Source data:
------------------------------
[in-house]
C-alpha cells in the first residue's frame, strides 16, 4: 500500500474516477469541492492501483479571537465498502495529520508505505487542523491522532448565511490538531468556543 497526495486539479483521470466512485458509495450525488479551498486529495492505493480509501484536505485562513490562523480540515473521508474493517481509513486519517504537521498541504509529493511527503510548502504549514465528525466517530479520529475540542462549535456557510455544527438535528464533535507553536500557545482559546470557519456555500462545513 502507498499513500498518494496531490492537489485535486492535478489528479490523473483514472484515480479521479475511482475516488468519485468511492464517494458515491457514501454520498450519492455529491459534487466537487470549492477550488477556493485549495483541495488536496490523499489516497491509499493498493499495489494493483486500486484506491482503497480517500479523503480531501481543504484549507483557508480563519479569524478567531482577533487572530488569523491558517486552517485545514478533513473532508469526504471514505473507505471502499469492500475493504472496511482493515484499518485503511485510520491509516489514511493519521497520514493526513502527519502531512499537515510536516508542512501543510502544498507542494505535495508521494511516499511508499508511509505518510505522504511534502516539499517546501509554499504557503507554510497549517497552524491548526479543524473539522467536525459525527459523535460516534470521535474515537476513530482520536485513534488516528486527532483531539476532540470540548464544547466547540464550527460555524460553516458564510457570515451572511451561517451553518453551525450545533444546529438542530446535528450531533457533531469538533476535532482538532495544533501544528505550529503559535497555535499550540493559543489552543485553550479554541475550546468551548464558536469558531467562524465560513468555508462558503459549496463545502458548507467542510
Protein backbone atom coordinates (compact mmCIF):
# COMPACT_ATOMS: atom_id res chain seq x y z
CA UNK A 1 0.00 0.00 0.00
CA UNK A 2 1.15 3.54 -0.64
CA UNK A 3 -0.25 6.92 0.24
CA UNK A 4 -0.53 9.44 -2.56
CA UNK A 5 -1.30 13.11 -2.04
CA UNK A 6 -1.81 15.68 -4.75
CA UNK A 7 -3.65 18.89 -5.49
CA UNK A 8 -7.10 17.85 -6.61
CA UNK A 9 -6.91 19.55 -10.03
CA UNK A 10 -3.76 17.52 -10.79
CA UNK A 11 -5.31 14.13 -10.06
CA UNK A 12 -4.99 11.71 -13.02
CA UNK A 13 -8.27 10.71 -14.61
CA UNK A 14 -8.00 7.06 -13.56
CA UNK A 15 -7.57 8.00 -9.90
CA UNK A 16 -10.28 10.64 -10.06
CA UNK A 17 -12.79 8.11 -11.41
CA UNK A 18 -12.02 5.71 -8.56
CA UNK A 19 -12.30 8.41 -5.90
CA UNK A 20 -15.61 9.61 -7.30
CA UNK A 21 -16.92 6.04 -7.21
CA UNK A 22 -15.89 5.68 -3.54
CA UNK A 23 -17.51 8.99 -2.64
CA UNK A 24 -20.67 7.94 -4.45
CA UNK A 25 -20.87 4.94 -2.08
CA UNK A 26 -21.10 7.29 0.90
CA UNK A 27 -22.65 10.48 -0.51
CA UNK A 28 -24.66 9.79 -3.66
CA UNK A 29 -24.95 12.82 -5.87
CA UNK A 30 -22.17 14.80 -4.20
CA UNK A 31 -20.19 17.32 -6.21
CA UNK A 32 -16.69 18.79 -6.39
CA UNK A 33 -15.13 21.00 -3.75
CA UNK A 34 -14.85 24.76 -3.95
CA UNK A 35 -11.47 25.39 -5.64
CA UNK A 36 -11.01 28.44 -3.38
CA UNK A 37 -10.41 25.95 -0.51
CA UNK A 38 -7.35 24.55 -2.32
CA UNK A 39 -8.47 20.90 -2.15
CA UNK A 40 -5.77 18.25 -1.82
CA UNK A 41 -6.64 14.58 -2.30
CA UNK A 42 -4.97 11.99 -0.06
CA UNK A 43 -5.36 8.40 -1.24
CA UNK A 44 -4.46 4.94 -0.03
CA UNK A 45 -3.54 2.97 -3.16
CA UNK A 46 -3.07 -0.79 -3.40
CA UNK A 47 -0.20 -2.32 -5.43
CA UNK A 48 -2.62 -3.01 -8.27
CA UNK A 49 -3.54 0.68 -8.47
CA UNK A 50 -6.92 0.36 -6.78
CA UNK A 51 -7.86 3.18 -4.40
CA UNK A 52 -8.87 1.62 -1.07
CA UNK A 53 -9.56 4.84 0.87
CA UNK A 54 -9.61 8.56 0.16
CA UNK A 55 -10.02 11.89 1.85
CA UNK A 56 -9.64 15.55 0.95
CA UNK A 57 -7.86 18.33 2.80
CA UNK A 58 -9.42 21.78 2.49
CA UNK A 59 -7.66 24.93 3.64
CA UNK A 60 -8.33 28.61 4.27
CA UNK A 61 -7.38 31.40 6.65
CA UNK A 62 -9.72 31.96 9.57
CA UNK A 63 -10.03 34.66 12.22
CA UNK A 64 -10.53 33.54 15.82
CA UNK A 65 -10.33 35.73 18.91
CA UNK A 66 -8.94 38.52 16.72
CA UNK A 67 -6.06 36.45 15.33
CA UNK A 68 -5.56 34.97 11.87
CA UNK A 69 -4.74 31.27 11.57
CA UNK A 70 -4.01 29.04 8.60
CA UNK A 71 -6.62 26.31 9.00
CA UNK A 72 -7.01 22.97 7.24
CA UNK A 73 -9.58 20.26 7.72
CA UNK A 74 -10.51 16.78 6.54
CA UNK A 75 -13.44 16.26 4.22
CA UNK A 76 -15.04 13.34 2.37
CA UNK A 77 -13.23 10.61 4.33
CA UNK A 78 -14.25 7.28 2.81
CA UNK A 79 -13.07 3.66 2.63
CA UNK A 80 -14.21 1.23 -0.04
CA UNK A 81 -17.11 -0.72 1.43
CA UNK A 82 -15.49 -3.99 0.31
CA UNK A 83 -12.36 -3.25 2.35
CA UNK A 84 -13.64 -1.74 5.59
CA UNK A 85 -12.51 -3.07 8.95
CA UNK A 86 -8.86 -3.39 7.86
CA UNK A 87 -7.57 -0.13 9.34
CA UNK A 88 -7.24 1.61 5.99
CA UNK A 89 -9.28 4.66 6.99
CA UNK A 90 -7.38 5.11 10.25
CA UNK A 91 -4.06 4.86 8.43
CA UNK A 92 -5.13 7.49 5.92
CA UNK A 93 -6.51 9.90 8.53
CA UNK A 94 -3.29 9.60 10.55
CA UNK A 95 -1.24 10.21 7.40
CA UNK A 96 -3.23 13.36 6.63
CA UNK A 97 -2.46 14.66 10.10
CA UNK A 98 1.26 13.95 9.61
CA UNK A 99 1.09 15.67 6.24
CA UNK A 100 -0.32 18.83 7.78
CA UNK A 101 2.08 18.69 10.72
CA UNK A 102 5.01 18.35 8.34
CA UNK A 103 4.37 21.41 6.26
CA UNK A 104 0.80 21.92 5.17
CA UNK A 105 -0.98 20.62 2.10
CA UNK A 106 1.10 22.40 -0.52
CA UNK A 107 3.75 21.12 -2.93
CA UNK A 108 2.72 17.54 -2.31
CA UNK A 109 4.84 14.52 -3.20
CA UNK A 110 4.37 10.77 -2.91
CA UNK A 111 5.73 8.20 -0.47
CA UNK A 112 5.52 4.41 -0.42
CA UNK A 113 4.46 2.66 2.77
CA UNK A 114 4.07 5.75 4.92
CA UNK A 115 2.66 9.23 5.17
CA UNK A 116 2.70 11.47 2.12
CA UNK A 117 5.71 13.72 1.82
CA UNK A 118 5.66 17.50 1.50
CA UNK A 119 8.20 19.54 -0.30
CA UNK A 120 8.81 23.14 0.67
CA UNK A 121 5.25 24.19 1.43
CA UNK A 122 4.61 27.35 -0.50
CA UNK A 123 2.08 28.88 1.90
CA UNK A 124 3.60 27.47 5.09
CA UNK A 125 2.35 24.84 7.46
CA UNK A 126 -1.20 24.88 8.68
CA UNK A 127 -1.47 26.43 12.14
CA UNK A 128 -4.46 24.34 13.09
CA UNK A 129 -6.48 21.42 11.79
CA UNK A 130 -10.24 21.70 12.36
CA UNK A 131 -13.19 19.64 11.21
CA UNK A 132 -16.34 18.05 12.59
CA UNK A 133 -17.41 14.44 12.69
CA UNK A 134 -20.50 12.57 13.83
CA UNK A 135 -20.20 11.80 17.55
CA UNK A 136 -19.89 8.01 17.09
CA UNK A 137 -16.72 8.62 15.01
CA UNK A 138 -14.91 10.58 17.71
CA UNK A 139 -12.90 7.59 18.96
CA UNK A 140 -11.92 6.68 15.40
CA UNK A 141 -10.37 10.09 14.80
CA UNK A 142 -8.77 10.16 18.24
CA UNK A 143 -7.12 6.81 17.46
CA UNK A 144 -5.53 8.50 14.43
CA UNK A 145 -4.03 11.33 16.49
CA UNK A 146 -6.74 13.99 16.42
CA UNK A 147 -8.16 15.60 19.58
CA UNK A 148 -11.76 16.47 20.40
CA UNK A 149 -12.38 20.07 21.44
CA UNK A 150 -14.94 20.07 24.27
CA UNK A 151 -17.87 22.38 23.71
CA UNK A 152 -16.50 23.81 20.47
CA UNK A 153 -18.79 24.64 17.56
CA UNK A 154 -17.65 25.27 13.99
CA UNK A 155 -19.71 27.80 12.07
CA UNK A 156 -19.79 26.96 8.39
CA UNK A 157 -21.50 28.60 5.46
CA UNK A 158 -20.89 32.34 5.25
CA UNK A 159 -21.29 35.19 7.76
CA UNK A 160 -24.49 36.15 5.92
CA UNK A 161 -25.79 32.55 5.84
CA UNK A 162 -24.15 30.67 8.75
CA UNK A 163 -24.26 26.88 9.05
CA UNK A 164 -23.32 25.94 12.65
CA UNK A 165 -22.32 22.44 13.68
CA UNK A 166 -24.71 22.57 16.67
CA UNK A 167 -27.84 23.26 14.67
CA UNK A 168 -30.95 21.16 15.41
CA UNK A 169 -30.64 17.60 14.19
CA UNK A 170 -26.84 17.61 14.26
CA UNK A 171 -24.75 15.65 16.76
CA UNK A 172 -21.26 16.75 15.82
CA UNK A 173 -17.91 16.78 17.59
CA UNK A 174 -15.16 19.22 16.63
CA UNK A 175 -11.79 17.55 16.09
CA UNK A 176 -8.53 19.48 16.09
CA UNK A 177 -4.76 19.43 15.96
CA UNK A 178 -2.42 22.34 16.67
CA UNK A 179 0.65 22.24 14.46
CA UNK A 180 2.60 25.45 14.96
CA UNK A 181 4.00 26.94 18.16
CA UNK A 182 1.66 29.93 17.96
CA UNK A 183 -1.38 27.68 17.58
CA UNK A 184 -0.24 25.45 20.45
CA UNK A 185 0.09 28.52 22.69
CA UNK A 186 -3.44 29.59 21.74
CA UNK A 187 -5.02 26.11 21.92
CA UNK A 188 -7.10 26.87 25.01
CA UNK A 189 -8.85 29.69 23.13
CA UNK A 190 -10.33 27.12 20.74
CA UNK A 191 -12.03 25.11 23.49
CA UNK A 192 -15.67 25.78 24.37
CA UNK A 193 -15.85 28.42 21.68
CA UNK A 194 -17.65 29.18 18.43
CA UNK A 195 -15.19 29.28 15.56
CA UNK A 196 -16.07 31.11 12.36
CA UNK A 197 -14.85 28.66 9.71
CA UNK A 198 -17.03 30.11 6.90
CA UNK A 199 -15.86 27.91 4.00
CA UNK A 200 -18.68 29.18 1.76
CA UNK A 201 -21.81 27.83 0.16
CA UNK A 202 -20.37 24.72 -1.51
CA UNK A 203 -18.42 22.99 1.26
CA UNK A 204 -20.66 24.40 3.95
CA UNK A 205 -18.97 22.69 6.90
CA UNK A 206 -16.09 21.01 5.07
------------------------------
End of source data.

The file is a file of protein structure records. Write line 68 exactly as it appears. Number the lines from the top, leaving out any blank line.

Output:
CA UNK A 64 -10.53 33.54 15.82